The third cave, Tomeens, was the climax to this day of easy caving. A large well-sculptured river passage with a cross-section of 7m by 4m opened out to daylight at various points along its 400m length. The overhanging vegetation added to the atmosphere and Mark's Hasselblad was used to good effect. The local kids were amazed at seven adults enjoying a paddle along the river's underground course.

The recently discovered Poul na Gleim produced another day's entertainment. Found in August 1985, it drops to a sump at -74m with little horizontal development - almost unique in Clare. Brian Judd had passed four sumps to reach two more pitches, the second of which was undescended. He was trying to recruit additional divers. Everyone was discouraged when he reckoned Pete would not fit through the fourth sump. I volunteered to go, but with some trepidation. A late start after feeding Brian's cows, collecting rope from all over the Burren, and a crash between two cars in the convoy heading for the cave (all of which typify the Irish attitude) eventually saw Brian and myself passing the sumps with a multitude of gear, including a Molefone. Apart from radiolocation, this was later to be used to give a running commentary on the exploration to the surface party. A new development for the armchair caver !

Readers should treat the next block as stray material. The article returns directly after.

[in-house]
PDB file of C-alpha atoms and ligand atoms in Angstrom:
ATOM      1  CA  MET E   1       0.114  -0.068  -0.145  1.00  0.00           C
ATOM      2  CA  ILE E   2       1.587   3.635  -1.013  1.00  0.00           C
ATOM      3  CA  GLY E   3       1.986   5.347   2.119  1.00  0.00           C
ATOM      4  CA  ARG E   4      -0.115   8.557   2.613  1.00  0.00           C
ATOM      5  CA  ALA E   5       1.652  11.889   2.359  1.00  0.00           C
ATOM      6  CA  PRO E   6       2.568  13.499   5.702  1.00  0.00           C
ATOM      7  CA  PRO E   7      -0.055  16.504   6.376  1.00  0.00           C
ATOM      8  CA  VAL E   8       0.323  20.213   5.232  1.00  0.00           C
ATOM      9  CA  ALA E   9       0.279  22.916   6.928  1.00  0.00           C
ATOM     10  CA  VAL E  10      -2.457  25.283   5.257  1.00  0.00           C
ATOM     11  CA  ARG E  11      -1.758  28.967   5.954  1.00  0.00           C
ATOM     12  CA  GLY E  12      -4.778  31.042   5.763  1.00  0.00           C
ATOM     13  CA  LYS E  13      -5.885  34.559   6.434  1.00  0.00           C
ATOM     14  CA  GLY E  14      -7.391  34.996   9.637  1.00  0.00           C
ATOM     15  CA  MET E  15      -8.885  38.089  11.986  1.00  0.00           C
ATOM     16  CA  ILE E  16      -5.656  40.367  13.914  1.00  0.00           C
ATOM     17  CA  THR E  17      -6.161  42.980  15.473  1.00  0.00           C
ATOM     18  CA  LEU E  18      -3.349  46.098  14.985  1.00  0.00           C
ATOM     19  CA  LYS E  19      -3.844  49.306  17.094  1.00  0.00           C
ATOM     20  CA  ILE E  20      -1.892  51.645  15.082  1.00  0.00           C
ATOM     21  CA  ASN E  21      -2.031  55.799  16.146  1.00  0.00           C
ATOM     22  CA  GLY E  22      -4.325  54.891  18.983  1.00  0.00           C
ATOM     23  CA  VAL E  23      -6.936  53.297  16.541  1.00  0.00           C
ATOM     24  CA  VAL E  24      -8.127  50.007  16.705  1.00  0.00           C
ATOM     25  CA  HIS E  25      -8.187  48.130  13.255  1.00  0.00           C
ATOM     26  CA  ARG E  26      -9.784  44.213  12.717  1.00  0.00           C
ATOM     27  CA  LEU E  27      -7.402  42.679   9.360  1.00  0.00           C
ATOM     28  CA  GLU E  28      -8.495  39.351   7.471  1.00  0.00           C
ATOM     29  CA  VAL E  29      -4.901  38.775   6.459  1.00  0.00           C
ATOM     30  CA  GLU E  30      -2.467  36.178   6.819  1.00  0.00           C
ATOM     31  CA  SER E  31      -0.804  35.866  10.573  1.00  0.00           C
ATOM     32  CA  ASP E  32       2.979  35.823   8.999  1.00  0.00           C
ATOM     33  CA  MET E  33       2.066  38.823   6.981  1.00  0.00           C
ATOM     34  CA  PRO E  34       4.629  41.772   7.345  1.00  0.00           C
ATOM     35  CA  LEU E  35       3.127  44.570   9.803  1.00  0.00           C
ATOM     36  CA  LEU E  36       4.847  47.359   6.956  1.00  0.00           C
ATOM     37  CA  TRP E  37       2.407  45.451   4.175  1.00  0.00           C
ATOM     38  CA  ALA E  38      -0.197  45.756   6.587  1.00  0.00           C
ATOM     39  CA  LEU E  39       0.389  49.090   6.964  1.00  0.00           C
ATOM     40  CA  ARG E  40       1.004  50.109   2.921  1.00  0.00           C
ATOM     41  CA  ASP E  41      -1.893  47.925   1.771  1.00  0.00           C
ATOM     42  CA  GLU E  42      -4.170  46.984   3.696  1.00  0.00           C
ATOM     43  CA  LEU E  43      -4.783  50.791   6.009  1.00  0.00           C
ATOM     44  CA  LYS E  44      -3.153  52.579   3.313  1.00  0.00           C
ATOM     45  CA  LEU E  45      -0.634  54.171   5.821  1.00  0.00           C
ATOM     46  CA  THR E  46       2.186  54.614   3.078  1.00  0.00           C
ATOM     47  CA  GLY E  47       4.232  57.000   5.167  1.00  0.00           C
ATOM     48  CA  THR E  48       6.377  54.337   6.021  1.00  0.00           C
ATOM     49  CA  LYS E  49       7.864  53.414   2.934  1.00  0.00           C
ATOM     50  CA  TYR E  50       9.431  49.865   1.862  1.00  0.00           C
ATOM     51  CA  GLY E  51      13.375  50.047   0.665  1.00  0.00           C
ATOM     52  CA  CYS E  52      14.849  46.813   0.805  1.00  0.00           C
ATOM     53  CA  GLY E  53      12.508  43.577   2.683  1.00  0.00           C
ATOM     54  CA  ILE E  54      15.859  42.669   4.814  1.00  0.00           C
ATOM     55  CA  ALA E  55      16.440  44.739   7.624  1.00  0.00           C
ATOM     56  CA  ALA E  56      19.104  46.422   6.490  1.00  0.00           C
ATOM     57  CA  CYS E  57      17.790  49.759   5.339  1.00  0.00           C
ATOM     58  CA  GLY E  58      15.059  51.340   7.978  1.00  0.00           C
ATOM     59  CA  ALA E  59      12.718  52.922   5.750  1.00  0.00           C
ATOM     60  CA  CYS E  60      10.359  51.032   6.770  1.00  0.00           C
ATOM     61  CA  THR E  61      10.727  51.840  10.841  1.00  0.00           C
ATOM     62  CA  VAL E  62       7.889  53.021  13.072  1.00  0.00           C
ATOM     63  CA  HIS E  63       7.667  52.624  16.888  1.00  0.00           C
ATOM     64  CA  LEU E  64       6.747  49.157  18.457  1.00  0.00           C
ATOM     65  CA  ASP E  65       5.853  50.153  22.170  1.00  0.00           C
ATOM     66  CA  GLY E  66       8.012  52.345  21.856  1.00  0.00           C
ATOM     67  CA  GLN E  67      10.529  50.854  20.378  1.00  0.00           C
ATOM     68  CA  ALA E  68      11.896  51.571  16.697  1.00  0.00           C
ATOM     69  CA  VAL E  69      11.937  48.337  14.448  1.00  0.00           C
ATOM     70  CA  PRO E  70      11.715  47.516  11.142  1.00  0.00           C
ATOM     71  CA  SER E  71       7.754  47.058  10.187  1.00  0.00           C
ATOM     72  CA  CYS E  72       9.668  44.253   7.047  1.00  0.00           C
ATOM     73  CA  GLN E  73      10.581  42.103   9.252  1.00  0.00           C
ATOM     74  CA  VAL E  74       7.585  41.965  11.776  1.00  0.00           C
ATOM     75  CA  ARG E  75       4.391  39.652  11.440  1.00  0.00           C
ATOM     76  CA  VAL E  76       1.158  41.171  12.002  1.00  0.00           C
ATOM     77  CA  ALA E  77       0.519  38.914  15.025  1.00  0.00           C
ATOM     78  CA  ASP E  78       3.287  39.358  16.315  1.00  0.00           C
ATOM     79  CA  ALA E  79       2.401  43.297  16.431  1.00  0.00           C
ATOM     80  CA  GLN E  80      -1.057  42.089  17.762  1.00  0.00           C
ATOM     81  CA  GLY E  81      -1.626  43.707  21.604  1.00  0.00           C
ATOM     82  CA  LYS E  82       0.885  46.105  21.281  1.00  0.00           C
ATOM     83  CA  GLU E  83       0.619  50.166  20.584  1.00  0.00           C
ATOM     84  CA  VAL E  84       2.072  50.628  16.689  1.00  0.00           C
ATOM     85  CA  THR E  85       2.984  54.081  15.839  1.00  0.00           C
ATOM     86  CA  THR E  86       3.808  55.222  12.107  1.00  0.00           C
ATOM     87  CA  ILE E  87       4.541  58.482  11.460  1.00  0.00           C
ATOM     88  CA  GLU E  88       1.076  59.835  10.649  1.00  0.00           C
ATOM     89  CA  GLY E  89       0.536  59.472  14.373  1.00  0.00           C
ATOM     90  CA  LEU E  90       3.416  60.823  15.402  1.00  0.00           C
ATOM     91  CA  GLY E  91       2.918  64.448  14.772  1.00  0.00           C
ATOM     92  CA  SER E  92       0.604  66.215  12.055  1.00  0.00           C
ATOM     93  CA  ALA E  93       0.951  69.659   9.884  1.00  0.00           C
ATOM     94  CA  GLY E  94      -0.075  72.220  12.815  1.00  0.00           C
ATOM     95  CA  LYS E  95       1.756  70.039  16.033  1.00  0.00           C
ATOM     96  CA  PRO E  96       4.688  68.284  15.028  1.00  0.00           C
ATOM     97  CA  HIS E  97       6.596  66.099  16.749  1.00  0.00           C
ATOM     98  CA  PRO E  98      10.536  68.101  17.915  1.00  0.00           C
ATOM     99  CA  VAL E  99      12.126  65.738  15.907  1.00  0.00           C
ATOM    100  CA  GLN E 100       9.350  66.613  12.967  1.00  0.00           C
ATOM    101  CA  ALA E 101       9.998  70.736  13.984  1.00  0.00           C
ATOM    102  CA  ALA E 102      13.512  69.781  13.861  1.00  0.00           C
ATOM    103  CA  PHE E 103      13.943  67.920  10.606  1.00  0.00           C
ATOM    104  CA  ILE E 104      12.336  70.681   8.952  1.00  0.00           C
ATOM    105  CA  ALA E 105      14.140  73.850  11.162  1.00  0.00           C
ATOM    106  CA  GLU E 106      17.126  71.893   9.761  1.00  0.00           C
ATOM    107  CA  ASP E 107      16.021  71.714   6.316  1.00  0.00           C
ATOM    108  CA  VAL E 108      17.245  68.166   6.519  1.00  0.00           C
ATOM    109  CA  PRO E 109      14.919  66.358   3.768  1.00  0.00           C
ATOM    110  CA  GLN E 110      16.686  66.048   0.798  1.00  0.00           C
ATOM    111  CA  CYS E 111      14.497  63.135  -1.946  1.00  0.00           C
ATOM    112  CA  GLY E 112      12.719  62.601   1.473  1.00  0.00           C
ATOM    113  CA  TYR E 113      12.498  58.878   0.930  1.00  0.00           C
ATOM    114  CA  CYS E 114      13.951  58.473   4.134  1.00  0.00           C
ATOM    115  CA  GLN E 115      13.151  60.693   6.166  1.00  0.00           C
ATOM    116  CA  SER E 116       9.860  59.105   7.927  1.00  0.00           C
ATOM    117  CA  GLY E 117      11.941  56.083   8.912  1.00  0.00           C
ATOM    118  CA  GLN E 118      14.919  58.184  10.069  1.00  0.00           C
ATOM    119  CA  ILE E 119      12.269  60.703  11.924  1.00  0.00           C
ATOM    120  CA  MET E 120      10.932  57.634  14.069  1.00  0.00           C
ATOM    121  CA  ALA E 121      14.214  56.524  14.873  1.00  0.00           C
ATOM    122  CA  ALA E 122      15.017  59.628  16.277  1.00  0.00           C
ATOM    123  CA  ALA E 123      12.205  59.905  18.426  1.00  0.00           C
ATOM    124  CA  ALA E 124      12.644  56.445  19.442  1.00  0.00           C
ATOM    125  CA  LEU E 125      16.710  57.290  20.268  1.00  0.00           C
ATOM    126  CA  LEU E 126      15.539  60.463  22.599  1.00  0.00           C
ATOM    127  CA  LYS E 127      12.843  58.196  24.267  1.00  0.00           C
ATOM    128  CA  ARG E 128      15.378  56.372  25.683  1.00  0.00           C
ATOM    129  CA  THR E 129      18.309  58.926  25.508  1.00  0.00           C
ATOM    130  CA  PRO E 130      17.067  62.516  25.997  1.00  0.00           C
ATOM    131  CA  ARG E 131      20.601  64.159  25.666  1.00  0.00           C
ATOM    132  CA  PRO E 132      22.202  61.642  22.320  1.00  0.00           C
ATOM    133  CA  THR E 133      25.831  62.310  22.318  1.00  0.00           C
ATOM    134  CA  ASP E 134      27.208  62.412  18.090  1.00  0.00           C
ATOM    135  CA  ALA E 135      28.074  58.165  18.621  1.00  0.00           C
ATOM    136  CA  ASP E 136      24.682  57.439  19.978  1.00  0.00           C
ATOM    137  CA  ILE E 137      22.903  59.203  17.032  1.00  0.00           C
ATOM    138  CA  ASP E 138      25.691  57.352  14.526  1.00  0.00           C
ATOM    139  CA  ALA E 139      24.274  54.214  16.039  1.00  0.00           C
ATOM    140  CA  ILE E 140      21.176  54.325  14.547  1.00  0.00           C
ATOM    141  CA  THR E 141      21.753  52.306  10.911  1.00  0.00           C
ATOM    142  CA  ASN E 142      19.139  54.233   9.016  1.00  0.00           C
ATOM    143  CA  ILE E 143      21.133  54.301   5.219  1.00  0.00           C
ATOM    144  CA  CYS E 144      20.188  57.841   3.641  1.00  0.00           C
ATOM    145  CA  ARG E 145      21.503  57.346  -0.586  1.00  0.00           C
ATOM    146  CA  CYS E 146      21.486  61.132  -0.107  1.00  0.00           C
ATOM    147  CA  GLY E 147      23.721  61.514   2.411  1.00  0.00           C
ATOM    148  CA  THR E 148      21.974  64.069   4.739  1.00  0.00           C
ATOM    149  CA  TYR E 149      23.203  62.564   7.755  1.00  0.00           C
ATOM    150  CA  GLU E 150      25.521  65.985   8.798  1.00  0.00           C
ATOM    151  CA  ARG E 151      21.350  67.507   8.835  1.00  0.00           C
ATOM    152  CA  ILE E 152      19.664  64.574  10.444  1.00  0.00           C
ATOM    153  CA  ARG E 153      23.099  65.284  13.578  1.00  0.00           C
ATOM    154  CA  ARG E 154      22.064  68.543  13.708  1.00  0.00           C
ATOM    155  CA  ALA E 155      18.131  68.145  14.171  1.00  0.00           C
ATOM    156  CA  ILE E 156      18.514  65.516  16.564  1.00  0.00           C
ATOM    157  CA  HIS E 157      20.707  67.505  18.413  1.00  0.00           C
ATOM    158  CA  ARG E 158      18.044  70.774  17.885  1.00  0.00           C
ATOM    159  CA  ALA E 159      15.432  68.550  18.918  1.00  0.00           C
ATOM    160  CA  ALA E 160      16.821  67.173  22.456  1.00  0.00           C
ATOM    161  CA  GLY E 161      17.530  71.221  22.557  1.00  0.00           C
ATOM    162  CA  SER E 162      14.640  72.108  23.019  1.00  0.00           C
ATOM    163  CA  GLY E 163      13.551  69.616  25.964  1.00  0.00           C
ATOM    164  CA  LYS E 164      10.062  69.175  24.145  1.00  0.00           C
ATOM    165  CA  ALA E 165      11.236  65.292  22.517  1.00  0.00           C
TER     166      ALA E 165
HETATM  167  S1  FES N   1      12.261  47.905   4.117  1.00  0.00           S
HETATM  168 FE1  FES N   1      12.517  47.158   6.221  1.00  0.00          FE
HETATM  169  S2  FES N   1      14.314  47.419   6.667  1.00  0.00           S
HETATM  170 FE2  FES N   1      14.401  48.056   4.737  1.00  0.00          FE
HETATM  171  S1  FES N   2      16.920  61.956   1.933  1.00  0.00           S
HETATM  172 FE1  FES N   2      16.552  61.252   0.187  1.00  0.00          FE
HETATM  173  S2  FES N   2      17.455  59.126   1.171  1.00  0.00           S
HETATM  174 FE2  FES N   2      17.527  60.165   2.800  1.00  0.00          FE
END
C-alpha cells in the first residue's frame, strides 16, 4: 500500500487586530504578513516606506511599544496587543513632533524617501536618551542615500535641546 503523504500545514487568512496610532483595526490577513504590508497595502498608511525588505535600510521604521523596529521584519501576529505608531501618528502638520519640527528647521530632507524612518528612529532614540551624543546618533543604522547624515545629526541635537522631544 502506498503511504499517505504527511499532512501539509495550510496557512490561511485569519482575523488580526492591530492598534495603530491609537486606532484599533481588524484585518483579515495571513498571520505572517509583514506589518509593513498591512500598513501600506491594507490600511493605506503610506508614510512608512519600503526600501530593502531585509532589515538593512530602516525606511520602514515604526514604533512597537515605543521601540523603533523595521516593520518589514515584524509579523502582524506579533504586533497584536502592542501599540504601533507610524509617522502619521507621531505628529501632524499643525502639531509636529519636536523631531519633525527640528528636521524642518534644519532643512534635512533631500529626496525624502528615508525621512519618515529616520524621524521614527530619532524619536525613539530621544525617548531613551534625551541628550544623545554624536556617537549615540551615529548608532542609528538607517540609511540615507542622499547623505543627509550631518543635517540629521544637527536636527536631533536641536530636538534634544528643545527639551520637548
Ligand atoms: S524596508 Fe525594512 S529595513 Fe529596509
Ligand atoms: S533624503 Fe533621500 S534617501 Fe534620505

The passage dropped steeply between the short sumps, the fourth one necessitating hand held bottles to pass a boulder squeeze. A rope was used to haul through the tackle bag. The undescended pitch was quickly reached and bolted, but below, things looked uninspiring. Having relayed this over the molephone, the number of surface crew diminished drastically. A tight thrutch and a few climbs in the narrow, steeply descending fault passage led to a third pitch of about 17m. Below looked promising, and while rebelaying 7m down, news was again relayed to the surface. At the bottom, although over 3m wide, the walls were muddy. Beyond a large wedged block, the roomy Sump 5 terminated the passage. Above, an inlet waterfall looked unscaleable.